open tin of colourful gummy fish
CategoriesLifestyle,  Tiny Homes

Packt Like Sardines in a Crushd Tin Box

Was Radiohead referring to tiny houses? Ok, it’s not that bad, but I’d be lying if I said adjusting to tiny home living was easy. We’ve been tiny home dwellers for a couple months now and we’re still getting the hang of it, but I thought it’d be a good time to share what we’ve learned so far.

Insight #1: Cleaning takes much less time, but you’ll need to do it more often.

Pretty intuitive: two adults and one cat generate the same amount of dust and dirt no matter the size of the home. So, while it takes half the time to clean a 500 square foot space as a 1,000 square foot space, you have to do it about twice as often.

Insight #2: You’ll likely need to rearrange your “stuff” several times until you get it “right.”

If you’re like me, you’ll notice that where you initially put some “stuff” isn’t the ideal place for it. I’ve been making small rearrangements and changes based on how often we use or need to access certain items. The good news is that every time rearrangements are made, the living space becomes more comfortable.

Insight #3: Fridge space is important.

We’re staying at a temporary rental until some of the early build-out on site is done, so we didn’t get to choose our kitchen and its half-size bar fridge. We will be going with a full-size fridge in our permanent tiny home: more fridge space means more fresh/whole foods, without having to rely as much on packaged/processed foods.

Insight #4: Schedules are important.

Two remote workers in a shared space means one of you is taking a Zoom call in the bathroom if you don’t plan ahead. Every morning we discuss what our schedules are for the day and we check with each other before we book any Zoom meetings.

Insight #5: Include white noise.

Speaking of bathrooms, it’s good to have a noisy bathroom fan. The white noise from the whirring of a fan provides an aural barrier for sounds that need not carry throughout the whole space.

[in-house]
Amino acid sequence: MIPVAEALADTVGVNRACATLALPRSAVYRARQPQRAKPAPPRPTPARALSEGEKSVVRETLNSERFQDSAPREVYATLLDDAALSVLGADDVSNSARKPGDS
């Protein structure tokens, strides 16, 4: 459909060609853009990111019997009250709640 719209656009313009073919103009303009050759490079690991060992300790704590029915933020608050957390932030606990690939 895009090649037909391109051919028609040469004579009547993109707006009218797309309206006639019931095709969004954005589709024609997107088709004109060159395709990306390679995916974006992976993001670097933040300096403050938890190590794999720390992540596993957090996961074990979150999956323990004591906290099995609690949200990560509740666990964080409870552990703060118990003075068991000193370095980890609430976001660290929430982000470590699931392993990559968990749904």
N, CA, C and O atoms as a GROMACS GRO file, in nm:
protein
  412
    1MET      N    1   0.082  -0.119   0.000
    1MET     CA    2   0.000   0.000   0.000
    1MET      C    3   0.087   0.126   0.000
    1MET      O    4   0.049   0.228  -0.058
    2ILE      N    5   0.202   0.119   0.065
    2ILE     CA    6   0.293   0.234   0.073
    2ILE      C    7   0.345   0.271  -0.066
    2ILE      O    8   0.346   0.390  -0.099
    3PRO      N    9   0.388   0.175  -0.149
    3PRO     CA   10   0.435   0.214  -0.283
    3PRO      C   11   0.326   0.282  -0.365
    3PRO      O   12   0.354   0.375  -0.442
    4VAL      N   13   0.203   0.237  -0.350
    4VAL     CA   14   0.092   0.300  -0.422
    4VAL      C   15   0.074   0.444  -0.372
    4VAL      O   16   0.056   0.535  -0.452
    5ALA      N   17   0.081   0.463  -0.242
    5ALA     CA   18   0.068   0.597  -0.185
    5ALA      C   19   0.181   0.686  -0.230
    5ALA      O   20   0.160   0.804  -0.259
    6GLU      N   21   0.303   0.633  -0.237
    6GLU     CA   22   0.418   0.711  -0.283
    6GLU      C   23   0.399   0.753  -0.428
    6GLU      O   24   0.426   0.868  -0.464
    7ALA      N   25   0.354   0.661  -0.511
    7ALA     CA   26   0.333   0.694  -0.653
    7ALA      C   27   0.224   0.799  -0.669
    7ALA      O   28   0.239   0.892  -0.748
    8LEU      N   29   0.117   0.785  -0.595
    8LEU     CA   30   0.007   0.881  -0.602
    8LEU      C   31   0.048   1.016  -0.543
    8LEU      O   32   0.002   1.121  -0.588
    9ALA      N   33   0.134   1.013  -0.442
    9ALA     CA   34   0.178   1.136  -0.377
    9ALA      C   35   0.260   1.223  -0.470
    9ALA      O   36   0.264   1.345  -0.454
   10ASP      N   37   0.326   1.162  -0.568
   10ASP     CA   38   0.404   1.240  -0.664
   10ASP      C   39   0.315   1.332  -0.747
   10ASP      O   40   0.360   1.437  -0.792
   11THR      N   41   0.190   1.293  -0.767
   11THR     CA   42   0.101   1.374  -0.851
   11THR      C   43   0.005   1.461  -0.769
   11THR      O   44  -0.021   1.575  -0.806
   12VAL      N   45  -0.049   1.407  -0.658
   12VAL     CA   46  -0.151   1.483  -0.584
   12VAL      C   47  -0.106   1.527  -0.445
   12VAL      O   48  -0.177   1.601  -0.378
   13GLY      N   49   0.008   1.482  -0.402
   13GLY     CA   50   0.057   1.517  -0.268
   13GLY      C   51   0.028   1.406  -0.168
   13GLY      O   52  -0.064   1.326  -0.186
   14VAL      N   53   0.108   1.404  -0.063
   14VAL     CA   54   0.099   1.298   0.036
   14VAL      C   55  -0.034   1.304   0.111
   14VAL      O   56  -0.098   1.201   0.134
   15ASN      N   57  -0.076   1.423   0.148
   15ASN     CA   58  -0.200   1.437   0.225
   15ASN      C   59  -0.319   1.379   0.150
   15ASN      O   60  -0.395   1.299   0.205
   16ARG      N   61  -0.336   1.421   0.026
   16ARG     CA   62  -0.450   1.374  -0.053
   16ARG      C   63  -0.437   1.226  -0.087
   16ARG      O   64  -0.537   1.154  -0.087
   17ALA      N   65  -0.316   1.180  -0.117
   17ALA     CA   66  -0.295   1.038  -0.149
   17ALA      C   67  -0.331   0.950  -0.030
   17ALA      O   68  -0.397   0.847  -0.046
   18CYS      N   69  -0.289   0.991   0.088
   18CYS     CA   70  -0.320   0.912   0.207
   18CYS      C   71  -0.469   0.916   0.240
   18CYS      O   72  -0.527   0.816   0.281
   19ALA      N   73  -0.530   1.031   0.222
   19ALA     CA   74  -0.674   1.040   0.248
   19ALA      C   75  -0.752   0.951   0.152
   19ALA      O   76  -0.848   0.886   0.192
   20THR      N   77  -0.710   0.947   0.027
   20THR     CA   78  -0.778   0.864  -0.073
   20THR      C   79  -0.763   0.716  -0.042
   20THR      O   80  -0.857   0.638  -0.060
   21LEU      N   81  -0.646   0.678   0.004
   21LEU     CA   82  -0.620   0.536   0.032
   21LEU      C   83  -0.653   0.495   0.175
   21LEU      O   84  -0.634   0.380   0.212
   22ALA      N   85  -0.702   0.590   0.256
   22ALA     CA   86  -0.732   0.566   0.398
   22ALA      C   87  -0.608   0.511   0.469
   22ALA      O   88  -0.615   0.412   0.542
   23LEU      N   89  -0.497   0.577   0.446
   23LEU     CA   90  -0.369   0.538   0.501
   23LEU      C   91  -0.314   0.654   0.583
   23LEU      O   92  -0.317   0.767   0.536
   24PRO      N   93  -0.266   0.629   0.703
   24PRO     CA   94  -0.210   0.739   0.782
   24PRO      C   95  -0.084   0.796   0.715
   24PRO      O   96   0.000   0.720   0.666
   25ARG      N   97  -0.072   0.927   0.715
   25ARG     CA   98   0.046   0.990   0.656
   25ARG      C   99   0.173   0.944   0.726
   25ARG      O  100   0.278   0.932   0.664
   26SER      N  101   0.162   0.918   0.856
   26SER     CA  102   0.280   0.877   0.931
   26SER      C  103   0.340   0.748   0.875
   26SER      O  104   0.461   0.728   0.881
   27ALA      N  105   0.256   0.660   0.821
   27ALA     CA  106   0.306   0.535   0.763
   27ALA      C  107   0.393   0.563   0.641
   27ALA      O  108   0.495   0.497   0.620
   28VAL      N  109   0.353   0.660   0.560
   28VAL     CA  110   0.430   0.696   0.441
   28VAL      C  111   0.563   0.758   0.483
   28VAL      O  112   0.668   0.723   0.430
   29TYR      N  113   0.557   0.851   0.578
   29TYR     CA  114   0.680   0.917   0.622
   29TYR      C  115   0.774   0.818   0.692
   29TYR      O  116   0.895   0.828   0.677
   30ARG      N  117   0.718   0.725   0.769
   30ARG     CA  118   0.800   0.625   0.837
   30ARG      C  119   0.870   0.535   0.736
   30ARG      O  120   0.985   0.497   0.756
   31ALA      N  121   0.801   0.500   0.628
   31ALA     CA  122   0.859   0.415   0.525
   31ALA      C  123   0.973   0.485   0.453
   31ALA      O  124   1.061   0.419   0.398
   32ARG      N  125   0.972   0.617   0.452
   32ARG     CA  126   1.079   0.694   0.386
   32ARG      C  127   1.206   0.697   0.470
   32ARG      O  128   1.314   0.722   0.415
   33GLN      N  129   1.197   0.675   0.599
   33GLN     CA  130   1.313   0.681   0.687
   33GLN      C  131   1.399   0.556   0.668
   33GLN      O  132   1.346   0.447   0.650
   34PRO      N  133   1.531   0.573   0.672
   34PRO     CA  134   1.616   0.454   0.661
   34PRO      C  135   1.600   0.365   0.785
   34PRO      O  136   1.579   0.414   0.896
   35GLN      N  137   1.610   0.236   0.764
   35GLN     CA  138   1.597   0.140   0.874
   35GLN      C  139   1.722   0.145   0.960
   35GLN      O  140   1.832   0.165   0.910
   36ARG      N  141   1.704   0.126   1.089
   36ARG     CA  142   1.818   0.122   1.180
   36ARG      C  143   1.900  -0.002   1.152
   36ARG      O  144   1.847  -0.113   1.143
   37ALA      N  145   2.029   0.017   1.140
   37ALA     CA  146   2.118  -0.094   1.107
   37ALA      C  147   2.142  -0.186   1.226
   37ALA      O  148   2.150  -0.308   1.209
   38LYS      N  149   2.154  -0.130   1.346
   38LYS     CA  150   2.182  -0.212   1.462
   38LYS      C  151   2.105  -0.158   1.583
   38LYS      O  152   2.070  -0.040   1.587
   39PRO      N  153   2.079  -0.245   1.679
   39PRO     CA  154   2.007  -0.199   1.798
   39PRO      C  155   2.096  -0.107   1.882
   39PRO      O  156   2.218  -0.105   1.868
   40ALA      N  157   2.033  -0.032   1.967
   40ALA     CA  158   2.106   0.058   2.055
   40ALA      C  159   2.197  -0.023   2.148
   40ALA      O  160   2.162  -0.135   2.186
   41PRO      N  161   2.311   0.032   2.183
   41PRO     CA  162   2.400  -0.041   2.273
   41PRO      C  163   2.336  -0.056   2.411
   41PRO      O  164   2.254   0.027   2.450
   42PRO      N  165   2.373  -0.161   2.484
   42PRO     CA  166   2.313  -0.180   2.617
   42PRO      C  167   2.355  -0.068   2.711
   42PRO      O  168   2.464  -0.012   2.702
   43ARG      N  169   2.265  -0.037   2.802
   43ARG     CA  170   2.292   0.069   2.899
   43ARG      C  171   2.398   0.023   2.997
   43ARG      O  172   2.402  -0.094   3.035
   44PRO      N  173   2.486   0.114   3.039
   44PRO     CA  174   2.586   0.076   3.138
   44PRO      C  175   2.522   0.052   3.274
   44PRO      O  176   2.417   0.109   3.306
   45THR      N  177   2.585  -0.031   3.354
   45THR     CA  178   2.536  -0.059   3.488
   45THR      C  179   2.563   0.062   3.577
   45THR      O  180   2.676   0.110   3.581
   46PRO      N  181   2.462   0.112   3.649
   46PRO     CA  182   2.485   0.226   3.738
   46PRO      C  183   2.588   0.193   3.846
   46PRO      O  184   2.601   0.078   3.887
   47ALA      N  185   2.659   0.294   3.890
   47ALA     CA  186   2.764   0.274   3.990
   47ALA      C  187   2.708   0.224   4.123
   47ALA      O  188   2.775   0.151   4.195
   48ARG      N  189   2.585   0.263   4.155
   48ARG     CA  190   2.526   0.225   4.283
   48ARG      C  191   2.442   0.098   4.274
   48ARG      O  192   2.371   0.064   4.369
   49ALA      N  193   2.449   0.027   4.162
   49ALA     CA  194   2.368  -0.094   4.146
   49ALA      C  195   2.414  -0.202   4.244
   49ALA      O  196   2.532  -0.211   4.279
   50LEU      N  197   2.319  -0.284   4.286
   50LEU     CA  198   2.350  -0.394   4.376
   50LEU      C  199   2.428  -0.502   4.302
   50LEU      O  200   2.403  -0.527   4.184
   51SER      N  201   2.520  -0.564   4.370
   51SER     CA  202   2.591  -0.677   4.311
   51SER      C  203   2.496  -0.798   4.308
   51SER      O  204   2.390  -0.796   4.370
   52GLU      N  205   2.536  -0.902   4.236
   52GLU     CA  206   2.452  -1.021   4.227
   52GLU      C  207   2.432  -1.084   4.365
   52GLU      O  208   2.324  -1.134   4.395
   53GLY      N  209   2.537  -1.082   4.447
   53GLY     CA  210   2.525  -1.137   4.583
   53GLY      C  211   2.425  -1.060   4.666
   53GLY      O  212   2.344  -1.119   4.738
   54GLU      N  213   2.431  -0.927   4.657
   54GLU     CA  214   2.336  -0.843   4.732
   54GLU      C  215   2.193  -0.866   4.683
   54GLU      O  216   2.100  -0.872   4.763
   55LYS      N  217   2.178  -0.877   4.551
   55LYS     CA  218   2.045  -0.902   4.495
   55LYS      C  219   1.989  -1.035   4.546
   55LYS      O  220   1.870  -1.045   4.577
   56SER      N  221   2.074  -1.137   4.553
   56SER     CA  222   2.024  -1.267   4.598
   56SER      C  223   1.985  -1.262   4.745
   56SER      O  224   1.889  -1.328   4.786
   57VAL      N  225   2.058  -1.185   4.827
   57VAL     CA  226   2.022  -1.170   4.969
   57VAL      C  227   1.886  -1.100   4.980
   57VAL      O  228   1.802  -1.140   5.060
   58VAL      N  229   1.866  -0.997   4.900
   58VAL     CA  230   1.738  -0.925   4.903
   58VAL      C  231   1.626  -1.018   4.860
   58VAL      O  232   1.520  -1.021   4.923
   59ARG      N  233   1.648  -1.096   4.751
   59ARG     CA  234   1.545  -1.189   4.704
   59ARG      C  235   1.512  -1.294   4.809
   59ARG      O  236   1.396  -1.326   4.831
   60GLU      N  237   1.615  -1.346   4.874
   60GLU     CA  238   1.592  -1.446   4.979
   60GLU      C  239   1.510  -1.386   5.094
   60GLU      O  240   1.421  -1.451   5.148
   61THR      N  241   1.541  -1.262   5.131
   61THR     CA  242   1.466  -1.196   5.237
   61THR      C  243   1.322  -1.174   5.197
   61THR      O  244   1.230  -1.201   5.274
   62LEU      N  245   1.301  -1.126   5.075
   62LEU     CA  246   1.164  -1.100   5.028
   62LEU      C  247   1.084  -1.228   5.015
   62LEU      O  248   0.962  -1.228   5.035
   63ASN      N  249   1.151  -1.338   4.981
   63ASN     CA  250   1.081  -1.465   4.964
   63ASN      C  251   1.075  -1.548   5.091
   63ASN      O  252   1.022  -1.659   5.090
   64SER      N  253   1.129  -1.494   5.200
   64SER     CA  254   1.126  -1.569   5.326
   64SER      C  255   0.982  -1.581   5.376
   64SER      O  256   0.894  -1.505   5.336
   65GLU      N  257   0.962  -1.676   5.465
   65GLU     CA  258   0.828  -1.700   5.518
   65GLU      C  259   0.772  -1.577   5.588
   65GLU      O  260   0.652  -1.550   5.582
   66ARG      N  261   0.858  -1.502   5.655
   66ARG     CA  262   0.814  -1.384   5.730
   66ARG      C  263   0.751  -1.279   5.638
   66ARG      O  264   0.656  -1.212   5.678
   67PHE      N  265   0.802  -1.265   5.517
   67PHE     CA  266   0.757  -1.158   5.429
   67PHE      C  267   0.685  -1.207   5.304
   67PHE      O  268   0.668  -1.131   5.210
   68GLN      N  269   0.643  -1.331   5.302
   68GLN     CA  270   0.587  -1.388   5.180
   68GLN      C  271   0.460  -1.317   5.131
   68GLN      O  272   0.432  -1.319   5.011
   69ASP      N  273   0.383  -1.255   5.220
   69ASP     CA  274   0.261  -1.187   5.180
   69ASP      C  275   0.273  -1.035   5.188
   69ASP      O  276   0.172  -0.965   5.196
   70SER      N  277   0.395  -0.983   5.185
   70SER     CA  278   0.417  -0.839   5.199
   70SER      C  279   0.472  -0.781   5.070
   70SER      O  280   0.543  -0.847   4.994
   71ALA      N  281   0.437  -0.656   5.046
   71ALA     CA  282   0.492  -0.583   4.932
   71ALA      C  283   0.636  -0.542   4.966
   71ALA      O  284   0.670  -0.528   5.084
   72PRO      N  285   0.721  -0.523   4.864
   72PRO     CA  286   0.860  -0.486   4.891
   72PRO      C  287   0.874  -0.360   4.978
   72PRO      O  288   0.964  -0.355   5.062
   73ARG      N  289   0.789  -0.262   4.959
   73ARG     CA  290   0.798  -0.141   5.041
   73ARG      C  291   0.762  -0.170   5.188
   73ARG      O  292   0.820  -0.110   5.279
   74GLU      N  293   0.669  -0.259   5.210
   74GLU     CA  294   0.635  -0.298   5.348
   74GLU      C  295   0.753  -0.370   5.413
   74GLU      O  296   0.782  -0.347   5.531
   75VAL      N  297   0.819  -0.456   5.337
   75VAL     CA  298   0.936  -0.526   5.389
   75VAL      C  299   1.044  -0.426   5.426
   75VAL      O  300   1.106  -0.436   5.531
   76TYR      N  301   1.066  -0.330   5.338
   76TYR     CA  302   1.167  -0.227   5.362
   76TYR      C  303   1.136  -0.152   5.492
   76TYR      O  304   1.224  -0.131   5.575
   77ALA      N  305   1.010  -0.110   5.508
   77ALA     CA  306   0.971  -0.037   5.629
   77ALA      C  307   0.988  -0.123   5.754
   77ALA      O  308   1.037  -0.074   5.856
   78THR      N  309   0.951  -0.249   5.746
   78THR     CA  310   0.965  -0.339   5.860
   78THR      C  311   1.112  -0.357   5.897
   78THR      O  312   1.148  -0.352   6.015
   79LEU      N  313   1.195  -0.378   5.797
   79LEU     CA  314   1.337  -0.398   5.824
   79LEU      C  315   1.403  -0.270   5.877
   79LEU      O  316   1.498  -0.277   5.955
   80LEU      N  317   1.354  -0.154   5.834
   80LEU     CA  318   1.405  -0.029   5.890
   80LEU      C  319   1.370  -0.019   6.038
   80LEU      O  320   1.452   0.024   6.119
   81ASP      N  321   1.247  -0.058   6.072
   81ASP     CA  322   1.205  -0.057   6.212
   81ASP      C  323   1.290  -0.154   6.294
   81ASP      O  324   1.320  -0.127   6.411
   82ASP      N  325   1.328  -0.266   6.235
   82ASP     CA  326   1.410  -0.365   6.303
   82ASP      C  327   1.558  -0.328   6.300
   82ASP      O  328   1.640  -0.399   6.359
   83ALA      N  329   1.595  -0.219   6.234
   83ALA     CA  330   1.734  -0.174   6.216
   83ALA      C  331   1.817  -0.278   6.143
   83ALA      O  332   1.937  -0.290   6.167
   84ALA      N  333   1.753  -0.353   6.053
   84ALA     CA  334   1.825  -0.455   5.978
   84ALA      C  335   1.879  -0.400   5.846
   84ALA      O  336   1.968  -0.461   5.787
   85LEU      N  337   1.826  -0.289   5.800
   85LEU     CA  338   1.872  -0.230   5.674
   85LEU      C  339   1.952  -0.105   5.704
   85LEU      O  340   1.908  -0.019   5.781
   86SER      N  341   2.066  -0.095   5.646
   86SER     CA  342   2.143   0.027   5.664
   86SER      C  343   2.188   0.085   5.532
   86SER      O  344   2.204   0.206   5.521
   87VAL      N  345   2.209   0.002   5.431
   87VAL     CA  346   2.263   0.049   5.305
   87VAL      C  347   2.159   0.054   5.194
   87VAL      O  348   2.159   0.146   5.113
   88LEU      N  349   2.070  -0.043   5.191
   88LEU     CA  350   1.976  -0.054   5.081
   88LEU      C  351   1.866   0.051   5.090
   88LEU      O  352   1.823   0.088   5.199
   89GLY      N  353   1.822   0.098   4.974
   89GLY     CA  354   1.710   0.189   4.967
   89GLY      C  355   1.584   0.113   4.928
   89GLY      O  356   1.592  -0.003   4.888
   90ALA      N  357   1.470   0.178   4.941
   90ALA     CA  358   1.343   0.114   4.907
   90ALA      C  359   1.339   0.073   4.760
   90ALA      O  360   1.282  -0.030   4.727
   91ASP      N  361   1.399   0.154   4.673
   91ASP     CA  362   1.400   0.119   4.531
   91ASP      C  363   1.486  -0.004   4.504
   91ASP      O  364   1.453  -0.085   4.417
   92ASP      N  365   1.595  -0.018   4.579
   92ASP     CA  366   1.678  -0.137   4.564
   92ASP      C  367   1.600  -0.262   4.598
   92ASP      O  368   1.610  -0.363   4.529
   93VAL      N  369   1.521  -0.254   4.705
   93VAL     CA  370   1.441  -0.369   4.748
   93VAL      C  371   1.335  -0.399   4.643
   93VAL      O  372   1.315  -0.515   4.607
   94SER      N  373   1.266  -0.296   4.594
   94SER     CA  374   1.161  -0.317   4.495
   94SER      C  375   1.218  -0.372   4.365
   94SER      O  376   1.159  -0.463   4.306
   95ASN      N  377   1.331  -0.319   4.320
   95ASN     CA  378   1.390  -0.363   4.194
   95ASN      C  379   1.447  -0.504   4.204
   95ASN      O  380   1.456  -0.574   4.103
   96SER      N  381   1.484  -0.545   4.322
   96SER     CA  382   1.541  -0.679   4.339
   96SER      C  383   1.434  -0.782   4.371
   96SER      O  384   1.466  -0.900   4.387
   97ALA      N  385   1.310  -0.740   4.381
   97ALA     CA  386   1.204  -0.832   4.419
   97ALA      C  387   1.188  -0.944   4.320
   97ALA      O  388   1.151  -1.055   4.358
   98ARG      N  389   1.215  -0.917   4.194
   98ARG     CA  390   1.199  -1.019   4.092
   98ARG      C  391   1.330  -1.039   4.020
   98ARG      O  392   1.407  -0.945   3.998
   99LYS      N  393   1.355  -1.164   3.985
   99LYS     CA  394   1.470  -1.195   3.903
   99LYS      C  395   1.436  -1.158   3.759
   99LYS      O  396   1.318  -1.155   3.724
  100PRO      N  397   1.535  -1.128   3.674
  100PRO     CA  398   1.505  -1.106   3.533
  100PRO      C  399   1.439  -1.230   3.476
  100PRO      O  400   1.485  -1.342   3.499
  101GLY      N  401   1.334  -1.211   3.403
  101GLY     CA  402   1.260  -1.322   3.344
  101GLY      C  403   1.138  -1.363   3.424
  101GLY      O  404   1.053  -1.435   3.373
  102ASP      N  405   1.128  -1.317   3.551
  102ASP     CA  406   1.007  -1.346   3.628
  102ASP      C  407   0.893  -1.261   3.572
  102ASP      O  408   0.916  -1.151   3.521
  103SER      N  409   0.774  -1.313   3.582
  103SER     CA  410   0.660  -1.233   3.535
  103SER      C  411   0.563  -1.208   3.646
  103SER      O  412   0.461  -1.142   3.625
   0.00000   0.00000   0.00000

Insight #6: There are ways to get “alone time” even when you can’t be alone.

You know when you see a coworker wearing headphones and it means “don’t bug me?” Well, I’ve learned that works well in a tiny household too. When it’s harder to get “alone time” (especially in winter when working outdoors is less comfortable), you can create alone time by putting on some headphones and listening to ambient sounds or your favourite tunes, which also subtly lets your partner know you’re “busy.”

Another “alone time” trick: if you can’t see your partner, it’s almost like s/he isn’t there (don’t judge until you go tiny). We have three “workspaces,” one of which is around a corner, out of sight. It works.

Also, earplugs and an eye mask are critical for the later sleeper. That’s an obvious one, but worth mentioning.

Insight #7: Once you get past the initial challenges of tiny house living, it’s really quite nice.

I like knowing that all the “stuff” we have is “stuff” we need, or, that that is an achievable end goal. Tiny home living is simpler living. You know how the late Steve Jobs always wore the same outfit so he didn’t have to think about it? It’s kind of like that, but it extends beyond one’s wardrobe. And, perhaps the best thing about tiny-house living – particularly when it’s out in the wilderness – is that nature’s beauty is just outside your door, reminding us that there’s a big world outside our cozy abode.

Photo by Roseanna Smith on Unsplash

a jumble of clutter household items
CategoriesLifestyle,  Tiny Homes

All the Things That We Can’t Leave Behind 

So. Much. Stuff.

We closed on our property, which we have named Big Calm, at the end of June. It has a lovely, but old, cabin on it, in addition to a beautifully-built post-and-beam barn. Our plan is to develop and live in the loft above it, which we have named the Shangri-loft. It comes in at about 500 square feet of functional space, half the size of our condo in Calgary. 

We have to downsize. A lot. Not only do I have way more shoes and clothes than I need, I’m ashamed to admit that some haven’t even been worn. I have two giant canvasses, that have been sitting there for five years, blank, waiting for me to be inspired to create something beautiful. CDs and DVDs. I found dried corsages from my high school graduation. I’m sentimental, but this is ridiculous.

I guess one amasses a lot of stuff, especially having not moved much. That said, my husband has moved more than a dozen times and has more stuff than I do (Ed. Not true!). 

There’s a saying that “the stuff you own, ends up owning you.” So true. It just becomes a burden, especially when you have to get rid of it. And more importantly, most of it could be very useful for those who are less fortunate (not the corsages of course). 

We didn’t employ the “only keep what brings you joy” approach, but rather “does this have a function?” approach. It turns out that we have several things that serve the same function, and many things that don’t serve any. Looking at it through a permaculture lens, the ultimate goal is to ensure all elements perform multiple functions. We did our best to donate the rest.

Not only has “the great purge” been liberating, but it’s also the first step to living a simpler life, collecting more experiences than stuff, and acquiring memories, rather than things.

Photo by Luca Laurence on Unsplash